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What will you learn in this module (Semester 1)

You will learn


The C programming language Structured programming programming techniques and proper

What is a Computer?
Computer
Device capable of performing computations and making logical decisions Computers process data under the control of sets of instructions called computer programs

Hardware
Various devices comprising a computer Keyboard, screen, mouse, disks, memory, CD-ROM, and processing units

Software
Programs that run on a computer

Introduction to Programming
A program is a set of step by step instructions which a computer follows to process data into useful information. Eg. To calculate the total marks of a student: Obtain Exam marks Obtain Coursework marks Total marks = Exam Marks + coursework marks Display Total Marks

Define the problem


Given a computational problem, we must decide whether to
Develop or buy software? If we decide to develop our own software, we follow a software development lifecycle (SDLC)
Development process Analysis Design Implementation Testing Deployment
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SDLC (1)
Analysis
Decide what the project is supposed to do Do not think about how the program will accomplish tasks At the end of this process, we get a requirements document that
Describes what program will do once completed

Design
Plan how to implement the system Discover structures that underlie problem to be solved

SDLC (2)
Implementation
Write and compile the code Code implements classes and methods discovered in the design phase At the end of the process we will obtain the completed program

Testing
Run tests to verify the program works correctly

Deployment
Users install program Users use program for its intended purpose

To solve a computational problem


You need:
Clear, specific statement of goal

Expected output
Expected input

You must use Algorithms pseudocode flowcharts


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What are algorithms used for?


To solve computational problems
What is a computational problem?
Mathematical object representing a question that computers might want to solve Specifies an input-output relationship in general terms
What does the input look like? What should the output be for each input?

Examples:
Input: An integer value N Output: Is the number prime? Input: A list of names of people Output: The same list sorted alphabetically

We seek algorithms which are correct and efficient.

Algorithm Correctness
For any algorithm, we must prove that it always returns the desired output for all legal instances of the problem.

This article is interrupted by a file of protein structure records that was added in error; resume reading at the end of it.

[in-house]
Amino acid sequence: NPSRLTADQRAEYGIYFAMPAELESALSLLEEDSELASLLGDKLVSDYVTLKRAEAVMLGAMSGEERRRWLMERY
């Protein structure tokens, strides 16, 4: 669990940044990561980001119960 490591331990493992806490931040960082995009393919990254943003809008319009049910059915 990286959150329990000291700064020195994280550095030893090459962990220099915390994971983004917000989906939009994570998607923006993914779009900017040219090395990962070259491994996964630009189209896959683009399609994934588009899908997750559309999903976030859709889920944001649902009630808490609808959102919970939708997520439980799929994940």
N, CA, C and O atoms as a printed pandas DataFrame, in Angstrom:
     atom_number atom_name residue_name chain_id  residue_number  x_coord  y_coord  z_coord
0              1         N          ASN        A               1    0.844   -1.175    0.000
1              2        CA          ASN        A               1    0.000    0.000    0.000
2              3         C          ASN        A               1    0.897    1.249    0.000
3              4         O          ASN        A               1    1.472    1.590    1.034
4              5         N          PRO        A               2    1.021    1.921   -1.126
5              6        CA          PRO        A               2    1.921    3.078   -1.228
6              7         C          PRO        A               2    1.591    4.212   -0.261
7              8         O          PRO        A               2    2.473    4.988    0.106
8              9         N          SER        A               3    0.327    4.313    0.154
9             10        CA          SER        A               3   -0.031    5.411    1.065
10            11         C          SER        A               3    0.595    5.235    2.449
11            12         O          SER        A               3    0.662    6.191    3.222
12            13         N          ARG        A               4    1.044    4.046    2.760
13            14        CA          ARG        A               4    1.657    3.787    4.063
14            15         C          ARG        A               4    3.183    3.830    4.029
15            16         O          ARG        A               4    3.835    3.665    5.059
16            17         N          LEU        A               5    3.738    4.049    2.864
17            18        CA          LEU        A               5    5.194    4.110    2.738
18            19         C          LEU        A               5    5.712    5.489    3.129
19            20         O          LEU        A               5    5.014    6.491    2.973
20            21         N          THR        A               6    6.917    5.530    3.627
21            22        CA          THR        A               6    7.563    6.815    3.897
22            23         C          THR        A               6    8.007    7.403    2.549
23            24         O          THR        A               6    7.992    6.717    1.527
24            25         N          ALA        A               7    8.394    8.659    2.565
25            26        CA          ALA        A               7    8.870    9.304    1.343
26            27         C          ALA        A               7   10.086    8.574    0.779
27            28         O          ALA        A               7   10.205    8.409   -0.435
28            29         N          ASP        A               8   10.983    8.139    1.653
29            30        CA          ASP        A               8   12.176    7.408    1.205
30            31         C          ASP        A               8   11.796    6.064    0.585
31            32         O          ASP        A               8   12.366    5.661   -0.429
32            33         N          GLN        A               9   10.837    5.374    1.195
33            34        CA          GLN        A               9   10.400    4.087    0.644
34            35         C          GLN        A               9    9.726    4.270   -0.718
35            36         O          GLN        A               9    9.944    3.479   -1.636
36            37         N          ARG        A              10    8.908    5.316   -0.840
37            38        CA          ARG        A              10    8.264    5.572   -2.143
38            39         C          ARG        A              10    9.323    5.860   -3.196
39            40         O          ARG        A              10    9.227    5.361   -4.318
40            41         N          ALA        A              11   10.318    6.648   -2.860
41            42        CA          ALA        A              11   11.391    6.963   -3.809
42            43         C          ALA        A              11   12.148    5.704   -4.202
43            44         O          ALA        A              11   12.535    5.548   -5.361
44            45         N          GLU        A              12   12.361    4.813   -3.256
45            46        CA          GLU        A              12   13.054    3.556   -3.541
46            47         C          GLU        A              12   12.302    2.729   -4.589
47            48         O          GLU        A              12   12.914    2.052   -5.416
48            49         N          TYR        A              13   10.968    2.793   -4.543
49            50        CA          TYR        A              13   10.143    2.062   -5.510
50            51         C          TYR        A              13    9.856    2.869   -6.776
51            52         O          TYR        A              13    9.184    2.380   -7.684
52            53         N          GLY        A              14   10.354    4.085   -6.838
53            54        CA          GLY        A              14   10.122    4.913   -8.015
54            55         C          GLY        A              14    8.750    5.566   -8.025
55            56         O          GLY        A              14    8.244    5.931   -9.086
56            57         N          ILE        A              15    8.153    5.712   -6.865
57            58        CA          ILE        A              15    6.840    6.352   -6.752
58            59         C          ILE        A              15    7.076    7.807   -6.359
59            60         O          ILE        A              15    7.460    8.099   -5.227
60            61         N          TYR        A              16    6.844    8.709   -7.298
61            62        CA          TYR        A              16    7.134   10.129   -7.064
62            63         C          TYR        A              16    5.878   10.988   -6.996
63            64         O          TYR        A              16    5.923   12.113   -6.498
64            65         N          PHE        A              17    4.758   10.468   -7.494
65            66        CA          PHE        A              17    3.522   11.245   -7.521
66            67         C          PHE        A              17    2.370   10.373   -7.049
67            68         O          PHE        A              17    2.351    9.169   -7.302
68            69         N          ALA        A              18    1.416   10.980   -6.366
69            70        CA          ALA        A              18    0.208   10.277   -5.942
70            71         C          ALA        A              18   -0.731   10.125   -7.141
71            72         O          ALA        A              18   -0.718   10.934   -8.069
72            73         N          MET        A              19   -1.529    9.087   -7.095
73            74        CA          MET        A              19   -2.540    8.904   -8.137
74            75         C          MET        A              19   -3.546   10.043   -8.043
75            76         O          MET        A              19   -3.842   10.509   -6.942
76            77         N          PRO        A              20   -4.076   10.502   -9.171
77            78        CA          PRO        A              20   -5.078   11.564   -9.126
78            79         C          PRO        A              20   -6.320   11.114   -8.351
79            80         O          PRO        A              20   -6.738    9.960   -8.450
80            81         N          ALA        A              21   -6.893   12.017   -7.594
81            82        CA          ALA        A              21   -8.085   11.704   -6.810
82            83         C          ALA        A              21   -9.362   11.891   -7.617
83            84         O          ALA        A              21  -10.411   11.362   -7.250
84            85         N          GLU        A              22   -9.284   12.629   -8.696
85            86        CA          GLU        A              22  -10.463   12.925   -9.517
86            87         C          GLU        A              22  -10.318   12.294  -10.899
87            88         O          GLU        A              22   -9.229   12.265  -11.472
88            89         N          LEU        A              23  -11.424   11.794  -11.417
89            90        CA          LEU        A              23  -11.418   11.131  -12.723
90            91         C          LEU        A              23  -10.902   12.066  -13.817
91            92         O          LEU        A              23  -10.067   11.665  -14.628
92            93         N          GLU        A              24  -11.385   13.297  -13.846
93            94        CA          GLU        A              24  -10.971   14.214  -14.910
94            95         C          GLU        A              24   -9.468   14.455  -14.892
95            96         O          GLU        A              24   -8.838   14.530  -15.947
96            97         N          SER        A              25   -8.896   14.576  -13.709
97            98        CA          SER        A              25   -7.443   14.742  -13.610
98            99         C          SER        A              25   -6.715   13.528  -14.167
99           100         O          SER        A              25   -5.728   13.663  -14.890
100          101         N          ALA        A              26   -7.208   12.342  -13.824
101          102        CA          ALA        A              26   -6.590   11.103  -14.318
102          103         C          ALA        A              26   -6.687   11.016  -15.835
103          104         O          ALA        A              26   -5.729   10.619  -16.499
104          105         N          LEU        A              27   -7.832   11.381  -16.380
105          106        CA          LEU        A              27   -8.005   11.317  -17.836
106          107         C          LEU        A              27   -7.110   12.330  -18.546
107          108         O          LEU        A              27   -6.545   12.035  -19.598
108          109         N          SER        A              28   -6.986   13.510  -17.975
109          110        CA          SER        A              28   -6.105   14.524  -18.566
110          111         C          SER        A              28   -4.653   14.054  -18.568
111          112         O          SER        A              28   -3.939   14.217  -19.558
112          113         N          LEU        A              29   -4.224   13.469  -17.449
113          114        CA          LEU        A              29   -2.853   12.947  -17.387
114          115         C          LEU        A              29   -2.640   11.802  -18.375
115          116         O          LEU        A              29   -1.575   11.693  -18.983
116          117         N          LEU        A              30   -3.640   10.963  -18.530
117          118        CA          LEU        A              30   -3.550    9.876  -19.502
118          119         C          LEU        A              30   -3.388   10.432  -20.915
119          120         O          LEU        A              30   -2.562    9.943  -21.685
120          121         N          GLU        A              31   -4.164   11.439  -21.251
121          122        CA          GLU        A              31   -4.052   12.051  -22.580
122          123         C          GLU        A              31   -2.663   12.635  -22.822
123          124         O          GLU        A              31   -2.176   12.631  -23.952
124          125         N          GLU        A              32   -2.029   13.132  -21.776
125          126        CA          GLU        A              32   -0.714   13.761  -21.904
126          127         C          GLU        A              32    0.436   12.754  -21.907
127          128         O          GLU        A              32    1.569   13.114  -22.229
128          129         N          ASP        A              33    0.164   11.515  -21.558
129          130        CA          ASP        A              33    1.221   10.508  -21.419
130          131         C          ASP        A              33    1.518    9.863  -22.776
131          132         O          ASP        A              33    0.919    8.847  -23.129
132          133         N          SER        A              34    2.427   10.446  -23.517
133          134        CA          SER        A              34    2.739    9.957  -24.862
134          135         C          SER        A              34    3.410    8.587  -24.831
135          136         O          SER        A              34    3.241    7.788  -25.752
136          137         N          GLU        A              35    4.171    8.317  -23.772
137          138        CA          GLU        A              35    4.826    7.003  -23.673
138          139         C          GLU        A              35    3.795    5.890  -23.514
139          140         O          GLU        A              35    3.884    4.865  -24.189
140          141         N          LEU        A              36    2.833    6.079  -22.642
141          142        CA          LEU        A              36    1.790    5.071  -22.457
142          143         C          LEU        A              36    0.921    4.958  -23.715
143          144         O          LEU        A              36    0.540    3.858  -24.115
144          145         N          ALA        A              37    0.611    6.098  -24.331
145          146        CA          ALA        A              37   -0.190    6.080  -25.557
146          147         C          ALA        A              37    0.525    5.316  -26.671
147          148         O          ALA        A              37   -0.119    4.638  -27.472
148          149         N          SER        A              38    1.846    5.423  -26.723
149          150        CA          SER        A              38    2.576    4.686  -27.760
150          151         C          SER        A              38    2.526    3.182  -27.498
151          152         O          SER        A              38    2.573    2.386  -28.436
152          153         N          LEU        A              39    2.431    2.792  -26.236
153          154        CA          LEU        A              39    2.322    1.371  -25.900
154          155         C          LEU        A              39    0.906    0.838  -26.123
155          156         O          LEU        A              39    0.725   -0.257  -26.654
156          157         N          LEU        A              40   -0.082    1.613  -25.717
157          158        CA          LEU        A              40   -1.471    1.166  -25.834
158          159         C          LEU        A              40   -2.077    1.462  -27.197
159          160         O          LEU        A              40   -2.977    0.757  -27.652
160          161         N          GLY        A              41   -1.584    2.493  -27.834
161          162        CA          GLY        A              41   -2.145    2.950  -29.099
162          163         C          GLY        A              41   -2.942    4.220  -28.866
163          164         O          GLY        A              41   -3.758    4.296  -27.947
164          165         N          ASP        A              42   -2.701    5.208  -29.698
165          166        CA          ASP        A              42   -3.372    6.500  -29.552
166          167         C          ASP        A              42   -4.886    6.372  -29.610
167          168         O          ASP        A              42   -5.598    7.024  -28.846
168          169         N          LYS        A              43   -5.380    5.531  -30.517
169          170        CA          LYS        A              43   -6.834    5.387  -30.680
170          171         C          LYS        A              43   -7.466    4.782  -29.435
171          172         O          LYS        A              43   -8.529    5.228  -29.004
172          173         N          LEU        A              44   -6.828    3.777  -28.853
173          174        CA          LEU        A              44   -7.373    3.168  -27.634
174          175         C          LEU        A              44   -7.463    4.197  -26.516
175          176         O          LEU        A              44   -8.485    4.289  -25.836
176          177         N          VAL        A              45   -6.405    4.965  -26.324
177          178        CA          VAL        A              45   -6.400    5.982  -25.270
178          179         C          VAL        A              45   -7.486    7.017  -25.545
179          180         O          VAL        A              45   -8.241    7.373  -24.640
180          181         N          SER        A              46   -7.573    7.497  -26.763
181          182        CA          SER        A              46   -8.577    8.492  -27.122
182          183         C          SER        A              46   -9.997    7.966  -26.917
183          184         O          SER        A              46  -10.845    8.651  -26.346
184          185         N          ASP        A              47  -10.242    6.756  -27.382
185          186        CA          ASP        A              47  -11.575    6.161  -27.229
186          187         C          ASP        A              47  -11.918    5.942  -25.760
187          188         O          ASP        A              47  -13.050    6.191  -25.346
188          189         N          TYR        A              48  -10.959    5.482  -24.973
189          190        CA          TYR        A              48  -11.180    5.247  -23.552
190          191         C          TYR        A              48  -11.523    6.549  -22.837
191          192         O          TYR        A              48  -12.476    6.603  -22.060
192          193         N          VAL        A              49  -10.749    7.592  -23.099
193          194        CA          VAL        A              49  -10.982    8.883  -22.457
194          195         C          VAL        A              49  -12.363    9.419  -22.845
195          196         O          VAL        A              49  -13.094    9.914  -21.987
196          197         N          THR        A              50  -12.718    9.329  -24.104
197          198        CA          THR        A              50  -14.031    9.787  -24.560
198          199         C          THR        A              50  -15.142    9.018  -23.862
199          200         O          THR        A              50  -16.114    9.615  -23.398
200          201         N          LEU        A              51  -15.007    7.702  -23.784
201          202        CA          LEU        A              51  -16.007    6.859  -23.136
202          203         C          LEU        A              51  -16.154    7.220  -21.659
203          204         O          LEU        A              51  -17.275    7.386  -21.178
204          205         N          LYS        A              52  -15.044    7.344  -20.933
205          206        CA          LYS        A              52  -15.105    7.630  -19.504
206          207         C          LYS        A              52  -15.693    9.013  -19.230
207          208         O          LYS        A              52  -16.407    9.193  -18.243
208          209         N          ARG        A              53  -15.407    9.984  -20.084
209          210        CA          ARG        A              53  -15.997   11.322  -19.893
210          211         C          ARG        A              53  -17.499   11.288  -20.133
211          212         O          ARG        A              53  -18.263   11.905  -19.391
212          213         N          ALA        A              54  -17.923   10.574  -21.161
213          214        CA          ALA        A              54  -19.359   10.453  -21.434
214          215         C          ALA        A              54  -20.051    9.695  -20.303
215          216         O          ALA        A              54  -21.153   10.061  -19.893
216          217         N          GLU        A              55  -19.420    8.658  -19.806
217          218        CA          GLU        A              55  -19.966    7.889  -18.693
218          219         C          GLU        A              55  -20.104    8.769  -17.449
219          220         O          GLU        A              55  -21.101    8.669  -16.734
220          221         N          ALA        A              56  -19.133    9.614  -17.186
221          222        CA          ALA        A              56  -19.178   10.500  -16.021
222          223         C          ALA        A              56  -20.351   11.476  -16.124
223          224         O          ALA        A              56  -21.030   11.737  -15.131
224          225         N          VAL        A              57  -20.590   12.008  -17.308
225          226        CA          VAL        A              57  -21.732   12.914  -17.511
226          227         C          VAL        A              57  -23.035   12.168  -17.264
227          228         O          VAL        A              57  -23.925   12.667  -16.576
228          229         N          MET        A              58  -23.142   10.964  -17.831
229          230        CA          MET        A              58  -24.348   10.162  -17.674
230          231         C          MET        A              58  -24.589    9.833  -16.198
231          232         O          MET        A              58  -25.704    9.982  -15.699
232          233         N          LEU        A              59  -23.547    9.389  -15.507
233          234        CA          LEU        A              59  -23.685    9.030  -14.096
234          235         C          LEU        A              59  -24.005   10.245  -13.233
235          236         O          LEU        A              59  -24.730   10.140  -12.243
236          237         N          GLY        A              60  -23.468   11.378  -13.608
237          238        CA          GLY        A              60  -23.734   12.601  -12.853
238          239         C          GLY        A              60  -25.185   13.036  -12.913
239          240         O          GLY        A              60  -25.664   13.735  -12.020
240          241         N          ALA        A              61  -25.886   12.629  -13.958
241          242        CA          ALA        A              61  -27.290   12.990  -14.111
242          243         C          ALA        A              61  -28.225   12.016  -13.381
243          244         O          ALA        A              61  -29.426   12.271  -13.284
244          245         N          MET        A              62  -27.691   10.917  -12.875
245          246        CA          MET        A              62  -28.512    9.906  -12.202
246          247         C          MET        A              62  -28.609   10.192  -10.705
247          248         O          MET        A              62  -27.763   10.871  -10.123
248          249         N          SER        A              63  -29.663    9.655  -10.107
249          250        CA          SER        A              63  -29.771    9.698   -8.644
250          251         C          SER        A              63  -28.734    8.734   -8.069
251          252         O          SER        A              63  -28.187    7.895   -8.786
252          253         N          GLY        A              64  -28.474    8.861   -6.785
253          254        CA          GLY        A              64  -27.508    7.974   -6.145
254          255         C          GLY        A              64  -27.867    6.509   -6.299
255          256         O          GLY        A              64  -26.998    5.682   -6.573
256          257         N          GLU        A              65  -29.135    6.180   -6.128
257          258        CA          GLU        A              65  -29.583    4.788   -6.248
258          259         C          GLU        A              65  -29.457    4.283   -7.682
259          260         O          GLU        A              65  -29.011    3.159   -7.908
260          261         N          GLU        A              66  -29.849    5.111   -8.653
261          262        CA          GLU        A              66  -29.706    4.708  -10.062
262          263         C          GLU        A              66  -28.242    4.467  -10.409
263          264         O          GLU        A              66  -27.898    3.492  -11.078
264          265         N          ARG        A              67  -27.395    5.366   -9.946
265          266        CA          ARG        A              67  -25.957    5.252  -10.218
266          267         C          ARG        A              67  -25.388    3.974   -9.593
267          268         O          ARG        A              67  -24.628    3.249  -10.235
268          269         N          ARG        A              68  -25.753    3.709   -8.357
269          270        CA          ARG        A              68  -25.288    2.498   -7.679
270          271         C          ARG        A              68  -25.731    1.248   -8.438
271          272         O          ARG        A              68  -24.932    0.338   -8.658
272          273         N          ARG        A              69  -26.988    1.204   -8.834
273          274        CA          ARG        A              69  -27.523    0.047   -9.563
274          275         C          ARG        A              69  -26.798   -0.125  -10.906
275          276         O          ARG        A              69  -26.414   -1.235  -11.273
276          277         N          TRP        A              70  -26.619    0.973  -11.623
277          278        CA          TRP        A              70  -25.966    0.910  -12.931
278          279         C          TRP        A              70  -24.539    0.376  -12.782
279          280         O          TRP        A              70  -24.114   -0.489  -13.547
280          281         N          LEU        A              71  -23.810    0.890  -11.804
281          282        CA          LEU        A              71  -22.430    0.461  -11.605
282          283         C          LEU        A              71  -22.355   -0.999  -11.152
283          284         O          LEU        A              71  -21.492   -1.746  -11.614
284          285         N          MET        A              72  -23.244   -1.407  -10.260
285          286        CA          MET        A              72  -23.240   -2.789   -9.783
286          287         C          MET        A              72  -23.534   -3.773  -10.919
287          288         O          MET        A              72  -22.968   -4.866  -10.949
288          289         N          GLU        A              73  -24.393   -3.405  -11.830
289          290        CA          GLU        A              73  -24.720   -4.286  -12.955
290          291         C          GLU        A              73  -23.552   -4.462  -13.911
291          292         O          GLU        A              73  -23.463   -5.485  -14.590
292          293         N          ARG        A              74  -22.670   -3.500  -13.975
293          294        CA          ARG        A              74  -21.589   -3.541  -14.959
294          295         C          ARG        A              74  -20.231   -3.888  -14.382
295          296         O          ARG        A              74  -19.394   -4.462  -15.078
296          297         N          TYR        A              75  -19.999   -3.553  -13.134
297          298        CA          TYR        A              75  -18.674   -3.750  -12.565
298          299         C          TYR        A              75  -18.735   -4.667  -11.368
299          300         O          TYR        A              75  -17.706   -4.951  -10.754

For sorting, this means even if
1. the input is already sorted, or 2. it contains repeated elements.

Properties of algorithms

Correctness Composed of a series of concrete steps No ambiguity as to next step Composed of a finite number of steps Will terminate

Examples of algorithms
shampoo instructions
Lather. Rinse. Repeat. Does not terminate

No: most recipes


Stir-fry until crisp-tender. Next step ambiguous

No:
If not an algorithm, then what?
Procedure Heuristic

Examples of algorithms(Continued) long division Yes:


14.5 4 58 4 18 16 20 20 0

Designing the program (1)


Pseudo code method
Logical Steps written in English Obtain Exam marks Obtain Coursework marks Total marks = Exam Marks + coursework marks Display Total Marks

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Designing the program (2)


START

Flow Chart-Logical steps represented by standard symbols

Input Exam Marks Input Course work marks

Compute Total Marks =Exam Marks + Course work marks

Display Total marks

END

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Designing the program(3)


Does it solve our problem? no yes - select another design - return to the analysis of the problem - move on

Choose a language Write the code


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Flowcharts and Pseudocodes


Flowcharts were the first design tool to be widely used, but unfortunately they do not reflect some of the concepts of structured programming very well. Pseudocode, on the other hand, is a newer tool and has features that make it more reflective of the structured concepts. The drawback is that the narrative presentation is not as easy to understand and/or follow.

Rules for Pseudocode


Write only one statement per line Capitalize initial keyword Indent to show hierarchy End multiline structures Keep statements language independent